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Shooterby Walter Dean Myers
Synopses & Reviews
< P> Cameron: Deep inside, you know that whoever gets up in your face gets there because he knows you're nothing, and he knows that you know it too. < /P> < P> Carla: What I'm trying to do is to get by & ndash; & ndash; not even get over, just get by. < /P> < P> Leonard: I have bought a gaw& ndash; juss weapon. It lies beneath my bed like a secret lover, quiet, powerful, waiting to work my magic. < /P> < P> Statement of Fact: 17& ndash; year& ndash; old white male found dead in the aftermath of a shooting incident at Madison High School in Harrison County. < /P> < P> Conclusion: Death by self& ndash; inflicted wound. < /P> < P> Ages 12+< /P>
"In this chilling cautionary tale, Myers revisits the themes of his Monster and Scorpions in a slightly more detached structure, but the outcome is every bit as moving. The novel opens with what serves as a cover sheet to a 'Threat Analysis Report,' which, in its mission statement, makes mention of 'the tragic events of last April.' Gradually, readers discover that Len Gray killed a fellow high school student before taking his own life. Through transcripts of various adults questioning Len's friends, Cameron Porter and Carla Evans, readers get to form their own opinions about how much these two may or may not have contributed to the events of that day. Myers sculpts every character here in three dimensions, including the interviewers. Dr. Ewings, the psychologist, shows compassion toward Cameron, and therefore the 17-year-old reveals to him the most intimate details of his friendship with Len and also his home life. Cameron's interview with FBI Special Agent Victoria Lash, on the other hand, puts Cameron on the defensive. When she pointedly questions Cameron about what she calls his 'money-conscious' parents, he tells the agent, 'They make more than most people. They make more than you do. Does that bother you?' to which she replies, 'I'm white and you're black, does that bother you?' Here, no one is completely innocent and no one is entirely to blame. A myriad of small occurrences add up to the tragic outcome: blind spots on the part of teachers and coaches, parents who are consumed with their own lives and not considering how their actions have an impact on their children. Myers takes no shortcuts: all three teens are smart (readers get to know Len through his journal entries, handwritten in a somewhat deranged-looking scrawl and included as an appendix); all three consider themselves outsiders. Readers will find themselves racing through the pages, then turning back to pore over the details once more. Ages 12-up." Publishers Weekly (Starred Review) (Copyright Reed Business Information, Inc.)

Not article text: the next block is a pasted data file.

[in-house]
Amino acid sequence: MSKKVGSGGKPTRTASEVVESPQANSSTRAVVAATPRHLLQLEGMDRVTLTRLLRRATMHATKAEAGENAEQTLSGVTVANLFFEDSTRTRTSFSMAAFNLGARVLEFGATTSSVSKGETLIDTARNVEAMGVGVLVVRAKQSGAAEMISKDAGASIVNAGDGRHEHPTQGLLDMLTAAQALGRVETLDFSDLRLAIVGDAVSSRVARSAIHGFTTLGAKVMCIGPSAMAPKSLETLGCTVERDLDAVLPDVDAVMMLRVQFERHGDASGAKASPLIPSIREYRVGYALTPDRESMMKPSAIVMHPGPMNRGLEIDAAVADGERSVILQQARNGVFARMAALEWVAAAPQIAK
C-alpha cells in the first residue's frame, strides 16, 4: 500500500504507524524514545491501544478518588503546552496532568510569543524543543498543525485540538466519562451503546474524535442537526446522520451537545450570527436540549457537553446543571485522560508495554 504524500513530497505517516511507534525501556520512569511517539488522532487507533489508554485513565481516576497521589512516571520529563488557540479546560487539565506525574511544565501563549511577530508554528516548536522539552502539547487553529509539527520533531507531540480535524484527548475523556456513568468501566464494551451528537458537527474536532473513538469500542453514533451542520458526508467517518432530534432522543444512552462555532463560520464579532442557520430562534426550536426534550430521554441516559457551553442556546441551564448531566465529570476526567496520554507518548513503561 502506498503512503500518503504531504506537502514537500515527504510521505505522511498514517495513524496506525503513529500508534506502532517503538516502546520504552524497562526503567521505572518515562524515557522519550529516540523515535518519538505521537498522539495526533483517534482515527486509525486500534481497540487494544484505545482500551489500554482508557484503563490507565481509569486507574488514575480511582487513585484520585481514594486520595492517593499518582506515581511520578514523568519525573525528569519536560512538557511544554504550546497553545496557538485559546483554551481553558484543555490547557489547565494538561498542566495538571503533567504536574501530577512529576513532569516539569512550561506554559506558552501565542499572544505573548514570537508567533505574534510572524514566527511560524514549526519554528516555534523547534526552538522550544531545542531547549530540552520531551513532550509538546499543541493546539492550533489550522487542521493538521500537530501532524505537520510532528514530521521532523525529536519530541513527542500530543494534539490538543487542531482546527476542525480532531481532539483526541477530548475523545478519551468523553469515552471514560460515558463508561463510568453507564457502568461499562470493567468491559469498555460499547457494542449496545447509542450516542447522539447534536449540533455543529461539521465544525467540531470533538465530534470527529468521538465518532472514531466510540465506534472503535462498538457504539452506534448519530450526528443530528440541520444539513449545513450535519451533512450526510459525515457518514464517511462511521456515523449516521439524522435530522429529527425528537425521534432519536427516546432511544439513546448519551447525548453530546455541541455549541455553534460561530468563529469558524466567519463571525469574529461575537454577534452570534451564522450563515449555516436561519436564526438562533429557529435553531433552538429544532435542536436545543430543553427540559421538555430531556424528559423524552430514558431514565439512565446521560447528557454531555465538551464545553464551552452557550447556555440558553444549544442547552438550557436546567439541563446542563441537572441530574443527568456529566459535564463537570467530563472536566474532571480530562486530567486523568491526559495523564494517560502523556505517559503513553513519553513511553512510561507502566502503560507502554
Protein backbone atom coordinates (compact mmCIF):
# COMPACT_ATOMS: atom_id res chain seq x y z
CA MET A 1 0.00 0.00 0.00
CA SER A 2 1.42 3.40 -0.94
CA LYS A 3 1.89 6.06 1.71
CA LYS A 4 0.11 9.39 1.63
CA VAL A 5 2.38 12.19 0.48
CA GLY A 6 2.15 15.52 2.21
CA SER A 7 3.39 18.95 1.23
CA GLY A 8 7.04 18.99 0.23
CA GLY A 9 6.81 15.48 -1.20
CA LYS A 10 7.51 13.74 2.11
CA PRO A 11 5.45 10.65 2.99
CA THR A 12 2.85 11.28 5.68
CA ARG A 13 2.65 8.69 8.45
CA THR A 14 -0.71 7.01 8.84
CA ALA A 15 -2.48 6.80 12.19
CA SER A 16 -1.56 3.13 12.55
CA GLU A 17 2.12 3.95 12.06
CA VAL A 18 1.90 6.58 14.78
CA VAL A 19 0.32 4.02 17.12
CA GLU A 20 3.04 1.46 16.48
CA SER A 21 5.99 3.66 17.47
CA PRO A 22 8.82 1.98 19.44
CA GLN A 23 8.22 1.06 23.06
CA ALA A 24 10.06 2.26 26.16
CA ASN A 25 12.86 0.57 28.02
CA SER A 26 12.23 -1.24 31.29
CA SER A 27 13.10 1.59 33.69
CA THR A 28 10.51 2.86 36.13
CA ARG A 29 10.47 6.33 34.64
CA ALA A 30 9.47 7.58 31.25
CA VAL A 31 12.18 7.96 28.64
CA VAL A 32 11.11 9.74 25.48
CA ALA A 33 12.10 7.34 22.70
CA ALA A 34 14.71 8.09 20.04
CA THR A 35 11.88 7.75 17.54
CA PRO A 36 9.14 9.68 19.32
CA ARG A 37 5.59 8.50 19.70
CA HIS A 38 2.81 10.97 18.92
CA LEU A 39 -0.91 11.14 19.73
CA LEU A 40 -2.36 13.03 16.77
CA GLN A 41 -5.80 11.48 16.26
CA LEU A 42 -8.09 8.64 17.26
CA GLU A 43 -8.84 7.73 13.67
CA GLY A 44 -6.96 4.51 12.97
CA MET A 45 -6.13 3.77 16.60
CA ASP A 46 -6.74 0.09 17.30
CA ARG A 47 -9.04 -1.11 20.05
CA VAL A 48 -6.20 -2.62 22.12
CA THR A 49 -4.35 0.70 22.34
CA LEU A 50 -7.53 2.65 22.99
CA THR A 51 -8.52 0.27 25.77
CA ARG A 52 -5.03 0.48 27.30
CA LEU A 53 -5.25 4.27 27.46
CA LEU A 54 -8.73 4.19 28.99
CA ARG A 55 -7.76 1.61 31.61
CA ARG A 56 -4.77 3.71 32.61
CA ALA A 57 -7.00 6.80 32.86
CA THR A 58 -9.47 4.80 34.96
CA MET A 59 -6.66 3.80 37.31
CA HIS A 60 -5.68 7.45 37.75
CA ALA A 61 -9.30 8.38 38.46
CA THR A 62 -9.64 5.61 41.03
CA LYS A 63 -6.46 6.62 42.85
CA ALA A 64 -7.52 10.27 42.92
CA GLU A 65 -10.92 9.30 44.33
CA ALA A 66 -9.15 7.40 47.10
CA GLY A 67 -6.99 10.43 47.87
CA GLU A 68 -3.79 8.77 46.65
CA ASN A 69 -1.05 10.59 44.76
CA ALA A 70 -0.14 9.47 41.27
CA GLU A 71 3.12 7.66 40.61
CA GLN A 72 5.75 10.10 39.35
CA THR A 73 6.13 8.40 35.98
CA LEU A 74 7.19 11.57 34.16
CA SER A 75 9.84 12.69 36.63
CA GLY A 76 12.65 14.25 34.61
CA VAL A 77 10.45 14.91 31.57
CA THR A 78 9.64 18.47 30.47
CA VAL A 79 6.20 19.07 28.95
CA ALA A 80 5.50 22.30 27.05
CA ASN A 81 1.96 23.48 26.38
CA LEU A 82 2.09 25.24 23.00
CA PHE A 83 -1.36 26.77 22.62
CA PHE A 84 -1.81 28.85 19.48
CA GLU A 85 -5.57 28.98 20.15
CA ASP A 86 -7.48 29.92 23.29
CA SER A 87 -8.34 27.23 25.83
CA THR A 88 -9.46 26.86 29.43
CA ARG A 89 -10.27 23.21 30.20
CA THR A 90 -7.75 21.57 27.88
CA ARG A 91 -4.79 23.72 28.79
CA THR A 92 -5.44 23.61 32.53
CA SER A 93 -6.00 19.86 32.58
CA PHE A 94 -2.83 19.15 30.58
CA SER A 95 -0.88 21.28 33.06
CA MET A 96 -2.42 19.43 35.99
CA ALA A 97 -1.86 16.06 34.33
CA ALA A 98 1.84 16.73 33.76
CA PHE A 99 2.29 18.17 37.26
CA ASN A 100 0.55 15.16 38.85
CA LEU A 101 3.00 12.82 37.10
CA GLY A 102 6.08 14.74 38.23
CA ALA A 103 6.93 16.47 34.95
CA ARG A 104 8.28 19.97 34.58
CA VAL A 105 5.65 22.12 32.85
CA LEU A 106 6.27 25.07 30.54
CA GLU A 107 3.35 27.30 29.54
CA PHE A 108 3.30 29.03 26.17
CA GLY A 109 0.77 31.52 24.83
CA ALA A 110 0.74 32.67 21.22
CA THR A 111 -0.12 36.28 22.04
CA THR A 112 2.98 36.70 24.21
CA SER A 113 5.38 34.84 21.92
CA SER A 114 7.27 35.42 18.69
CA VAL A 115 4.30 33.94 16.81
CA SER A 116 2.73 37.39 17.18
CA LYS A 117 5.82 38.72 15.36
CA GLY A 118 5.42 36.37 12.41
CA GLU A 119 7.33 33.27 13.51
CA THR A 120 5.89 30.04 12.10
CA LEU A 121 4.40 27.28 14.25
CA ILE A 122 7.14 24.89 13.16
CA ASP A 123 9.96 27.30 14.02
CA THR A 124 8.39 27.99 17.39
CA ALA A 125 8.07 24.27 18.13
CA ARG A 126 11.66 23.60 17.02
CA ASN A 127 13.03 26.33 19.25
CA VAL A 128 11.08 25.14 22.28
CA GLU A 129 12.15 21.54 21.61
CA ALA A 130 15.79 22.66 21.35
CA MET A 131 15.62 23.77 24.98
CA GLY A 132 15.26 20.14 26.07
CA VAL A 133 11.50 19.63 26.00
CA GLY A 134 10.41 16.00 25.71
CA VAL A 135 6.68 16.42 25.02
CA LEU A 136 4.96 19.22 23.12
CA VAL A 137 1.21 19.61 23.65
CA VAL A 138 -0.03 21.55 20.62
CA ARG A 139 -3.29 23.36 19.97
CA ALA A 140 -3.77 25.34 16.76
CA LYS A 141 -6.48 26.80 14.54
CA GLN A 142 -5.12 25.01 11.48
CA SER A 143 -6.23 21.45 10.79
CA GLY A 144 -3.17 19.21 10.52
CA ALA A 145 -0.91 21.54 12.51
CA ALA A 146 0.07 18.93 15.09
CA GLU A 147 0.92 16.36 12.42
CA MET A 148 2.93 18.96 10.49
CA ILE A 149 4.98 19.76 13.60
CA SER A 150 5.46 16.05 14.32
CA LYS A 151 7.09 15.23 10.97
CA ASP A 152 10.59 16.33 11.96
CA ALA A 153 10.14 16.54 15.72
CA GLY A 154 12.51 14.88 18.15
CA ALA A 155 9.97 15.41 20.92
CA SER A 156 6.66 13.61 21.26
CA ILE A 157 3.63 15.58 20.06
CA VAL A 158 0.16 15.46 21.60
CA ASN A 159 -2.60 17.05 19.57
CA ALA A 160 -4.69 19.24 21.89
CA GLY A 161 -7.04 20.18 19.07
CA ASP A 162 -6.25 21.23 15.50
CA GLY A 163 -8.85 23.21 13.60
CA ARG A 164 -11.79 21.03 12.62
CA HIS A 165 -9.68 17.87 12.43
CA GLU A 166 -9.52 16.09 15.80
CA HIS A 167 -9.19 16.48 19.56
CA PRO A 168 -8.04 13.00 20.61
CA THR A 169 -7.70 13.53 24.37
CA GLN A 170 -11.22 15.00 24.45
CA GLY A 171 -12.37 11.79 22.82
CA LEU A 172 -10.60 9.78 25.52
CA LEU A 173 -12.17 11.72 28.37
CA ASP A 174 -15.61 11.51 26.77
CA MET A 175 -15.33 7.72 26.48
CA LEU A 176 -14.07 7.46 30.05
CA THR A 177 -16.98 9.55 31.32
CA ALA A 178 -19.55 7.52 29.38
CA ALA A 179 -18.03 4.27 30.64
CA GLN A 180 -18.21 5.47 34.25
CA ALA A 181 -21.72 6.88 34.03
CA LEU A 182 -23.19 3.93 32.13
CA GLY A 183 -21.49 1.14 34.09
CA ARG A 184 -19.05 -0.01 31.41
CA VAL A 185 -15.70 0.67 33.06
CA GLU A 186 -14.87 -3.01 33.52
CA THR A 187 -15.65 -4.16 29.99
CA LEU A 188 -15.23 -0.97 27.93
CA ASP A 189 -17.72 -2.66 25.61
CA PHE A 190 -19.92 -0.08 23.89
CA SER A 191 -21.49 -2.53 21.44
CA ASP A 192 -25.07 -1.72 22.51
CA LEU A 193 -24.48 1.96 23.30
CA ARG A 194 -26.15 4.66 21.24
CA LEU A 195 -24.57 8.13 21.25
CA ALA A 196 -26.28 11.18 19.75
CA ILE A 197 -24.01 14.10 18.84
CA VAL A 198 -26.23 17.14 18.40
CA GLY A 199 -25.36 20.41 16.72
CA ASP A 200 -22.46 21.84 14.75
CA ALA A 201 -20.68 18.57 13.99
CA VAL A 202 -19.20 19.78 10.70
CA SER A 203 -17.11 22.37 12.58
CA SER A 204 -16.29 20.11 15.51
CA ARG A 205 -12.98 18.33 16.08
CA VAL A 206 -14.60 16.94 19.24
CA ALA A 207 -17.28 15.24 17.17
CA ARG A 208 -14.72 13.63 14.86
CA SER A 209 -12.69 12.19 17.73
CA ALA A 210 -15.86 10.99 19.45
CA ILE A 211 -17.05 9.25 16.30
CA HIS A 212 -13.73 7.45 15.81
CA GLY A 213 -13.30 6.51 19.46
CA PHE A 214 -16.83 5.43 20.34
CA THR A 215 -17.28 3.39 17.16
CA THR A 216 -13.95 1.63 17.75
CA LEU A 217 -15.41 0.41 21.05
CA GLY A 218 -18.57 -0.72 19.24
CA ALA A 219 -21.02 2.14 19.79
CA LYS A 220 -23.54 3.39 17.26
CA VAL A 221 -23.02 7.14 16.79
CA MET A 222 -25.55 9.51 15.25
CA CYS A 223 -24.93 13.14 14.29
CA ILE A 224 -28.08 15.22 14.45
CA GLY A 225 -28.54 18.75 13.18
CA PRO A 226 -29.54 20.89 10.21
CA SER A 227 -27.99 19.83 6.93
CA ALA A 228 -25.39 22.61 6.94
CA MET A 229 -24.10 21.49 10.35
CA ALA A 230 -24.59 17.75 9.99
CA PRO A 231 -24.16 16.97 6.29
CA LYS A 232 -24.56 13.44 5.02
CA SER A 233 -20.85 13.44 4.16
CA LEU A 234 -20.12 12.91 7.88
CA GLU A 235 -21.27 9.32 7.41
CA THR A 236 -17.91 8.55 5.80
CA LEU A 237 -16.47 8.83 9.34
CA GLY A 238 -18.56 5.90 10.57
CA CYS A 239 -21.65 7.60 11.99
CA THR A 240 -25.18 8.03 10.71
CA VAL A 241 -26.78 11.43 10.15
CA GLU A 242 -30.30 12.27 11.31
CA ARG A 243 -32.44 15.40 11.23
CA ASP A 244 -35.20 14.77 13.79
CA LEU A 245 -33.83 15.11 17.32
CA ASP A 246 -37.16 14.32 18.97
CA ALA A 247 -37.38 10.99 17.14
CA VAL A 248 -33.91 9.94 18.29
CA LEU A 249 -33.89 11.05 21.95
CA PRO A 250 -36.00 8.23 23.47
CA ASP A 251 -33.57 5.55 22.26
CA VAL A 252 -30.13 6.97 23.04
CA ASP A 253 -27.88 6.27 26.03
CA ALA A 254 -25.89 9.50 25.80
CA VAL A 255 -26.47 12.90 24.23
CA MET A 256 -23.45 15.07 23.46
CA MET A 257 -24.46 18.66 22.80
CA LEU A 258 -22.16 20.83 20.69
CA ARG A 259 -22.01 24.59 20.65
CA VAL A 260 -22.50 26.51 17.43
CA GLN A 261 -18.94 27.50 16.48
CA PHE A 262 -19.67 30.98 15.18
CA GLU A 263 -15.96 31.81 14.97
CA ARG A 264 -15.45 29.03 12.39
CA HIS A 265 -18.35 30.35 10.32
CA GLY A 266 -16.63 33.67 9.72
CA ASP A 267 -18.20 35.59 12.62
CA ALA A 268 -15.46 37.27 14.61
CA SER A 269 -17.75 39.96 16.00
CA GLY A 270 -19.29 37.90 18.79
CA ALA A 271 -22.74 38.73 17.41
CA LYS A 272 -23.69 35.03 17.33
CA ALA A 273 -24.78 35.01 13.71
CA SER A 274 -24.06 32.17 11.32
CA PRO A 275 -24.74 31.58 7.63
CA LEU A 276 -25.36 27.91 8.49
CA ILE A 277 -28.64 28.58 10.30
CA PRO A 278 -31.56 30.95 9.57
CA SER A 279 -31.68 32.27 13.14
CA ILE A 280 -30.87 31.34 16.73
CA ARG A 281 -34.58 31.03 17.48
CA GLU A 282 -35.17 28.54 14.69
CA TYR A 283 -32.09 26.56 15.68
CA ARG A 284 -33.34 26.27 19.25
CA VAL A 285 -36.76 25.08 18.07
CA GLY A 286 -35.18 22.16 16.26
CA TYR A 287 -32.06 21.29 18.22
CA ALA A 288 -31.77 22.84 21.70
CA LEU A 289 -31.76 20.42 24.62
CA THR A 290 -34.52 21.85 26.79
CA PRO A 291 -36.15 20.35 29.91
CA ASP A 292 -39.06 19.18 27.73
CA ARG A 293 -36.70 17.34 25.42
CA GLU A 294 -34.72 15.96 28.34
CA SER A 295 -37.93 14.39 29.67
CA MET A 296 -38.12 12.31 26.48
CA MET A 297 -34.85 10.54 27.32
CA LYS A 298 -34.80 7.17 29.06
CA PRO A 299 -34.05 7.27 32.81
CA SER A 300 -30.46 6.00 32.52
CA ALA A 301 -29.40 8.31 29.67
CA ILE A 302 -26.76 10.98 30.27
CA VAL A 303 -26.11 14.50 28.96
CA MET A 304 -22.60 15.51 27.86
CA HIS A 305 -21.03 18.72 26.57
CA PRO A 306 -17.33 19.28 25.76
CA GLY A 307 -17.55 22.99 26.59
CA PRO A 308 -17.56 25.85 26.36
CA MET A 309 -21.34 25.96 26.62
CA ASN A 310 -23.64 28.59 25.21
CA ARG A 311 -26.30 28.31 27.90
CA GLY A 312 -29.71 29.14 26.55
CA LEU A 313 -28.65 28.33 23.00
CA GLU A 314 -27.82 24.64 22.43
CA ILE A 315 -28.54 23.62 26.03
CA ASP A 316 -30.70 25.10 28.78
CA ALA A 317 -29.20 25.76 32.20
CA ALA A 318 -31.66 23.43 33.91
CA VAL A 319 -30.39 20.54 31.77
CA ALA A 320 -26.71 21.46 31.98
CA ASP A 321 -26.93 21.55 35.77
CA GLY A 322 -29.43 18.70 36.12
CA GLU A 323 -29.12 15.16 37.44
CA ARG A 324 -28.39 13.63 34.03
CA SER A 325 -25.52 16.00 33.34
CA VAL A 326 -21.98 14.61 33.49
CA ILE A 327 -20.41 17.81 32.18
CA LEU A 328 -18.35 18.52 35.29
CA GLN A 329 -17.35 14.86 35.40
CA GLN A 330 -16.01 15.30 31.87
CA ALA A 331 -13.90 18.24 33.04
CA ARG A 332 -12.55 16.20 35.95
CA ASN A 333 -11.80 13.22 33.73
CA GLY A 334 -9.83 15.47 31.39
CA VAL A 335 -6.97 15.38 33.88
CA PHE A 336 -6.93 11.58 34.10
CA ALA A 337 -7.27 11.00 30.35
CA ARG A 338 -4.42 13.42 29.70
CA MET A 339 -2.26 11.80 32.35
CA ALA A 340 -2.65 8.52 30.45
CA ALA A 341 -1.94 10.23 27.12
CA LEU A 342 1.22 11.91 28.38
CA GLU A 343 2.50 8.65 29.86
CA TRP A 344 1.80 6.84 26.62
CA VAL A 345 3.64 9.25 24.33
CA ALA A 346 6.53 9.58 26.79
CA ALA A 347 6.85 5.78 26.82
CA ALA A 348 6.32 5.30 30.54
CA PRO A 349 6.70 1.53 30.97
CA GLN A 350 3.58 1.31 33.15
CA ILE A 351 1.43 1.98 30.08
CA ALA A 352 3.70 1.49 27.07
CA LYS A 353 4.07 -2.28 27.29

In this devastating novel, a school shooting shatters lives on both sides of the gun. Told from the point of view of of fourteen-year-old Gray Wilton, who killed four students at his high school, as he awaits his murder trial.
“A hard-hitting and eloquent look at the impact of bullying." -School Library Journal
New town, new school, new start. Thats what fourteen-year-old Gray Wilton believes. But it doesnt take long for him to realize that there are bullies in every school, and hes always their punching bag. Their abuses escalate until Gray feels trapped and alone. He has no power at all until he enters the halls of Greenford High School with his fathers semiautomatic in hand. Nancy Garden deftly explores the cruelty of bullying and its devastating effects. In this brutal, heartbreaking story, a school shooting shatters lives on both sides of the gun.
Cameron: "Deep inside, you know that whoever gets up in your face gets there because he knows you′re nothing, and he knows that you know it too."
Carla: "What I′m trying to do is to get by -- not even get over, just get by."